I basically agree with all of this until the last sentence of the second to last paragraph — I’m not sure what he means by “pay each other with the same money we use to buy real stuff.” since digital bit-based products are by their nature abundant, their price compared to whatever few “real” things remain scarce (and not deemed ‘necessities’ and therefore socialized, under his scenario) is going to be miniscule. I don’t think we can run an economy of sufficient size off “selling” protected “bits” to one another. that’s an artificial scarcity scenario that requires draconian measures to enforce, and thus seems unlikely.
Paul Graham‘s newest essay on defining property has an analogy I like a lot:
As a child I read a book of stories about a famous judge in eighteenth century Japan called Ooka Tadasuke. One of the cases he decided was brought by the owner of a food shop. A poor student who could afford only rice was eating his rice while enjoying the delicious cooking smells coming from the food shop. The owner wanted the student to pay for the smells he was enjoying. The student was stealing his smells!
This story often comes to mind when I hear the RIAA and MPAA accusing people of stealing music and movies.
If that’s not enough to get you to read the whole thing, there’s also this, in the footnotes, about the interconnectedness of technological progress and cultural definitions of property:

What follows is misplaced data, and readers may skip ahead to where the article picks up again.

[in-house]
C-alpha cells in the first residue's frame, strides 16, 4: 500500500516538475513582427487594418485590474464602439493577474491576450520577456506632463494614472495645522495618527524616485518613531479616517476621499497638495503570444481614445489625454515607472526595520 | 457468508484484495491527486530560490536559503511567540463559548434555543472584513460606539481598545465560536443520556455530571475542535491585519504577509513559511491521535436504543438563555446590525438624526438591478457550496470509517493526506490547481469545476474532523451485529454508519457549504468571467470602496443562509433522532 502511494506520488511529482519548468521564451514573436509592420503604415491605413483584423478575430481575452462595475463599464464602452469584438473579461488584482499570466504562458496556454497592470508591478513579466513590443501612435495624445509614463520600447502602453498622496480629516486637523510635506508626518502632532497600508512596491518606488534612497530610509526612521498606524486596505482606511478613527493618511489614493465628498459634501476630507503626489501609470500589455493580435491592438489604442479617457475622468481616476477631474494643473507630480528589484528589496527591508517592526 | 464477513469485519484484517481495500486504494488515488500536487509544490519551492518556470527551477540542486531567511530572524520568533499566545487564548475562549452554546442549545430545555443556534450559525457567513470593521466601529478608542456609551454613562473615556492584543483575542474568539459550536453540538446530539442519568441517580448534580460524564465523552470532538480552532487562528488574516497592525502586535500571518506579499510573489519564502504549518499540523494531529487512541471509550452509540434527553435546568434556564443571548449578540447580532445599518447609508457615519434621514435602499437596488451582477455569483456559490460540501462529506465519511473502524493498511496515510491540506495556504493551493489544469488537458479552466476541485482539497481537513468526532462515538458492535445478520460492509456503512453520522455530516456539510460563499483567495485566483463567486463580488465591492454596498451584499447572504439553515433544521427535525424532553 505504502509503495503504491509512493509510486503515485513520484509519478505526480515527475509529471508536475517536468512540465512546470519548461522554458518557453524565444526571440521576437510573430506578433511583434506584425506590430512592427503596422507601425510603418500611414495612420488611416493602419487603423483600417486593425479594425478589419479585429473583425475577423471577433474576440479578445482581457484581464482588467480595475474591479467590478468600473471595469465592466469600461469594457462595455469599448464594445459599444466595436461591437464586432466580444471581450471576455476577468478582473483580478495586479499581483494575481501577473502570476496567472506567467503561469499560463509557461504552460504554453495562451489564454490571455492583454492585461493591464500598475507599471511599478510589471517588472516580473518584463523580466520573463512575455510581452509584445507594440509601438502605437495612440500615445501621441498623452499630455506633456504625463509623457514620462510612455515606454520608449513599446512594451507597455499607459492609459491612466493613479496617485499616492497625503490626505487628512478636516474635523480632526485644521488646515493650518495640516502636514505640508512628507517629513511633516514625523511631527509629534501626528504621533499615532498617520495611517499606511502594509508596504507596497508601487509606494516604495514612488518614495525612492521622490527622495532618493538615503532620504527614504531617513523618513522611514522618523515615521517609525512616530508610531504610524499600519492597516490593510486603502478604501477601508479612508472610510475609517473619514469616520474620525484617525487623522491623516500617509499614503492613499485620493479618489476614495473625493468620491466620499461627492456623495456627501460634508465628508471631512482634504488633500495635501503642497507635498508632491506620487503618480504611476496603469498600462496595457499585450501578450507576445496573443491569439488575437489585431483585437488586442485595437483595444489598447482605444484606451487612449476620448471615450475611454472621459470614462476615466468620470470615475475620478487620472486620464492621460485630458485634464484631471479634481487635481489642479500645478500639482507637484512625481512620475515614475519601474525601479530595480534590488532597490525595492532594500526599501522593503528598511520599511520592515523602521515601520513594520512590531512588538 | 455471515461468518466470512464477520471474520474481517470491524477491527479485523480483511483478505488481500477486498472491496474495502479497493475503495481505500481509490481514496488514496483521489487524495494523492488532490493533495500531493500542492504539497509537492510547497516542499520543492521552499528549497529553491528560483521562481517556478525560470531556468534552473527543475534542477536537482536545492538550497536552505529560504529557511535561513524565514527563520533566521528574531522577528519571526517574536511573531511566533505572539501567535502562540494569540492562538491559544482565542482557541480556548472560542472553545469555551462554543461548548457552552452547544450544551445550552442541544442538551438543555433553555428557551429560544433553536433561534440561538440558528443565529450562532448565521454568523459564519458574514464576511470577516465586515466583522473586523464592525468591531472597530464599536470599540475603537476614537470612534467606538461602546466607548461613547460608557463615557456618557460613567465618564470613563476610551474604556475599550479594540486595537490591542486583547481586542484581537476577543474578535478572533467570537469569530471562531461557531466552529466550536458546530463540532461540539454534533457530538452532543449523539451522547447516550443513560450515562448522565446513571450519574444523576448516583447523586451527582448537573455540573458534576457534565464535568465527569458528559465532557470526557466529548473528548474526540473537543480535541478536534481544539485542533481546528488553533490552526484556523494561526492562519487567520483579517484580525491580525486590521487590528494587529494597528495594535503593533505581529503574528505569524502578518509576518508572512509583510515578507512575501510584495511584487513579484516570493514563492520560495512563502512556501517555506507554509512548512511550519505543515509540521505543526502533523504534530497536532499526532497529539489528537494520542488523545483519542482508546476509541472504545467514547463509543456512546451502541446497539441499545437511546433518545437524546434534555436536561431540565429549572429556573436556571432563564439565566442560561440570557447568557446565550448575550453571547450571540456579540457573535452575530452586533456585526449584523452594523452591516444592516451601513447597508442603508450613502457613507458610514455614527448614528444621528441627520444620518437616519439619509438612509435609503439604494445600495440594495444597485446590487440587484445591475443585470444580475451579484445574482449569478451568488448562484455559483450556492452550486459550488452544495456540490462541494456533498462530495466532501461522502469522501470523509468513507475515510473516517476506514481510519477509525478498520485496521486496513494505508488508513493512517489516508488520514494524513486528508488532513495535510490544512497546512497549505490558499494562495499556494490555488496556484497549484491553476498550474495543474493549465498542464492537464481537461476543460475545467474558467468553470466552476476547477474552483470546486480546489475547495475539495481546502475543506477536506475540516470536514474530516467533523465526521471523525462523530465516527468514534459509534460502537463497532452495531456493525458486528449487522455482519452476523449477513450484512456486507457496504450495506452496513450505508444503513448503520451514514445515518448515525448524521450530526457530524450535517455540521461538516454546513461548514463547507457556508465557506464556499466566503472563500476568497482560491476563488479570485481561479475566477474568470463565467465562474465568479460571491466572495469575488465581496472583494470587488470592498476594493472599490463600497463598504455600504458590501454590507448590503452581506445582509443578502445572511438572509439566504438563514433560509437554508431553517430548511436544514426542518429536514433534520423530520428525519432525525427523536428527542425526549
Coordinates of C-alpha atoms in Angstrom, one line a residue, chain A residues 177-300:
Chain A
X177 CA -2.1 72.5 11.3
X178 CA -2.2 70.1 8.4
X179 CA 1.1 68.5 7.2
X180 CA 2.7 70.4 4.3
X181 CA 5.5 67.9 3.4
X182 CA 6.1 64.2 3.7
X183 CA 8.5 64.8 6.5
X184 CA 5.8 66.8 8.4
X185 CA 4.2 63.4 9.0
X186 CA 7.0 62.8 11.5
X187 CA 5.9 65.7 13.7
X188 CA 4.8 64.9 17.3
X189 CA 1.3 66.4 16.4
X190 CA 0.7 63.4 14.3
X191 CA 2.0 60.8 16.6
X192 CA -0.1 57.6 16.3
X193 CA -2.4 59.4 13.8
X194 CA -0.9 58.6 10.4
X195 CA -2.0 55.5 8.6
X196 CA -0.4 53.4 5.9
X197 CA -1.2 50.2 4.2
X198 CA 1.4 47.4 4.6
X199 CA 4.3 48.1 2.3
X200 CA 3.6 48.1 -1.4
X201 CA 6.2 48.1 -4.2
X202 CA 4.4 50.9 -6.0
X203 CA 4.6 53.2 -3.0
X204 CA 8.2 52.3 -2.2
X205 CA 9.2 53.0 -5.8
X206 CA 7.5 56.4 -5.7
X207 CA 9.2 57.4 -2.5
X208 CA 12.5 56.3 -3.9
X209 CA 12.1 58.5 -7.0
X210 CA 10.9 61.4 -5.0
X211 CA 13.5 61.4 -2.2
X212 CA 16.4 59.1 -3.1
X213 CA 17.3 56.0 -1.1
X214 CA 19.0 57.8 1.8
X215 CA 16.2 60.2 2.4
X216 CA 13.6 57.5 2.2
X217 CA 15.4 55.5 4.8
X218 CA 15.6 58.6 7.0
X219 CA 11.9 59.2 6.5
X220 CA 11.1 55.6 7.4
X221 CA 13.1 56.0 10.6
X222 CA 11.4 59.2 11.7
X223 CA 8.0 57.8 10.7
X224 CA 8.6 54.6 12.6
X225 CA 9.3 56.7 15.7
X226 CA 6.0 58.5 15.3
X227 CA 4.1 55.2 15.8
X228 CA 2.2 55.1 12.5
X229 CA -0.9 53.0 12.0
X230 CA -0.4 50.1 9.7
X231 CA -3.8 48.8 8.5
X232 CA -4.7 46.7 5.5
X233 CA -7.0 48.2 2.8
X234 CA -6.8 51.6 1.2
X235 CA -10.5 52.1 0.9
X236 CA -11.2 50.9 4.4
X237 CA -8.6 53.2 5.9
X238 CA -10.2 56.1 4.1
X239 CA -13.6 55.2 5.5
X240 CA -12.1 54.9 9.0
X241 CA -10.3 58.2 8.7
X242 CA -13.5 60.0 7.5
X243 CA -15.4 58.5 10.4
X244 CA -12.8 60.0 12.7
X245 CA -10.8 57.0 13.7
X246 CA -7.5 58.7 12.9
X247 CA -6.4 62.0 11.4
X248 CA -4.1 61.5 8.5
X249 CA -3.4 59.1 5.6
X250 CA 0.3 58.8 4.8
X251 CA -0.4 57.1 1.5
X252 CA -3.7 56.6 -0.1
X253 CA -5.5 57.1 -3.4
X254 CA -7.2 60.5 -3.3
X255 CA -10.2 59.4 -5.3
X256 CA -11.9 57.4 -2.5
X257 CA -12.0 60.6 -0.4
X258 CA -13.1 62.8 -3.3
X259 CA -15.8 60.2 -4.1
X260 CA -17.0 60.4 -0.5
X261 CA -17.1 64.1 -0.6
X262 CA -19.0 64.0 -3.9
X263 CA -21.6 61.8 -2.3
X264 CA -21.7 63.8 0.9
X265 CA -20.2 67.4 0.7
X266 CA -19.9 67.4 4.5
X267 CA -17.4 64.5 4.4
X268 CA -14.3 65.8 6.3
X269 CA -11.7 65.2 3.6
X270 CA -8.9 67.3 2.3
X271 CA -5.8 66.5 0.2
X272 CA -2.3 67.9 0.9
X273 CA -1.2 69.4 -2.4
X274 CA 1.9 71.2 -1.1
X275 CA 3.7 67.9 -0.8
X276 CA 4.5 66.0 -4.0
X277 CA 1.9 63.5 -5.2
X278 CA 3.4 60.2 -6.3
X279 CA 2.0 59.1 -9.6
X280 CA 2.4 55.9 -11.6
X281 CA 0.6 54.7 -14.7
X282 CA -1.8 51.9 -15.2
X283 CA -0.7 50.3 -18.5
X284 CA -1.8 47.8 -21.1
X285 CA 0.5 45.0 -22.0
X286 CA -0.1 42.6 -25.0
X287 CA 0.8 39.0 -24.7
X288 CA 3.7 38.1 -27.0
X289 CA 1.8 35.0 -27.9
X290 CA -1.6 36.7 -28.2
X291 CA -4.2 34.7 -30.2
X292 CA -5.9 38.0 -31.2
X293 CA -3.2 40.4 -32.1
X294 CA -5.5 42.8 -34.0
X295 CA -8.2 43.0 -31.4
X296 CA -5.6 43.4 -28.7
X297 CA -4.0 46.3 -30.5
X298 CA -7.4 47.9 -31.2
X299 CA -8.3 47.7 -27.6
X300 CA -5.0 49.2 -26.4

Change in the definition of property is driven mostly by technological progress, however, and since technological progress is accelerating, so presumably will the rate of change in the definition of property. Which means it’s all the more important for societies to be able to respond gracefully to such changes, because they will come at an ever increasing rate.
A company whose value is dependent on the continued success of two key products, now has a larger market capitalization (at $542 billion), than the entire US retail sector (as defined by the S&P 500).
Apple sells computers of various sizes. These makers of general-purpose machines have reached a symbolic milestone in passing the retail market cap. This has to do with stock strategy and market valuation as well as other complicating factors, so we can’t read too much into it. But it’s easy to imagine a company like Apple eventually selling more computers than the world sells non-computers. The everything box ultimately encompasses all other products.
Mark Cuban’s got a post up about the impending Yahoo/Facebook patent litigation. Warning: sarcasm is employed. (Some commenters seemed not to get it.) His basic point is that people will not realize what’s really at stake with patents until something big and absurd, like Yahoo getting Facebook for having personalized pages, goes through and hits a brand people care about.
I hope Yahoo is awarded 50 billion dollars. It is the only way that consumers will realize what is at stake with patent law as is.
Then maybe we can get it right and further innovation and competition in this country.